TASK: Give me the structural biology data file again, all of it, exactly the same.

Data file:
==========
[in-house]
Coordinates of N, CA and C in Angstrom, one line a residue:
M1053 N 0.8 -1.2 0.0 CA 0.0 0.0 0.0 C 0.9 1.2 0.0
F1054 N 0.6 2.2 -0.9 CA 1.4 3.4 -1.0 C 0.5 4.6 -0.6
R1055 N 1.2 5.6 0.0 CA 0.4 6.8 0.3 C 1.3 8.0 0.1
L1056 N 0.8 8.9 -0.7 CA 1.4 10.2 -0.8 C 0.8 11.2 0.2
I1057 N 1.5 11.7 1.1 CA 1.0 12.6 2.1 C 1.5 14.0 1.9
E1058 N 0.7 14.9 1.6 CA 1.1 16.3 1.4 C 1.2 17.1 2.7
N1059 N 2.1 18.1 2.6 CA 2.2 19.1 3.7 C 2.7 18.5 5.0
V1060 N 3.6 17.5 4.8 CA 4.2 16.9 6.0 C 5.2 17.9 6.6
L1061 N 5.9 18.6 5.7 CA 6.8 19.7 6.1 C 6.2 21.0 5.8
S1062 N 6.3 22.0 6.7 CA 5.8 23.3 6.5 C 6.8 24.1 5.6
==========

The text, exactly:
[in-house]
Coordinates of N, CA and C in Angstrom, one line a residue:
M1053 N 0.8 -1.2 0.0 CA 0.0 0.0 0.0 C 0.9 1.2 0.0
F1054 N 0.6 2.2 -0.9 CA 1.4 3.4 -1.0 C 0.5 4.6 -0.6
R1055 N 1.2 5.6 0.0 CA 0.4 6.8 0.3 C 1.3 8.0 0.1
L1056 N 0.8 8.9 -0.7 CA 1.4 10.2 -0.8 C 0.8 11.2 0.2
I1057 N 1.5 11.7 1.1 CA 1.0 12.6 2.1 C 1.5 14.0 1.9
E1058 N 0.7 14.9 1.6 CA 1.1 16.3 1.4 C 1.2 17.1 2.7
N1059 N 2.1 18.1 2.6 CA 2.2 19.1 3.7 C 2.7 18.5 5.0
V1060 N 3.6 17.5 4.8 CA 4.2 16.9 6.0 C 5.2 17.9 6.6
L1061 N 5.9 18.6 5.7 CA 6.8 19.7 6.1 C 6.2 21.0 5.8
S1062 N 6.3 22.0 6.7 CA 5.8 23.3 6.5 C 6.8 24.1 5.6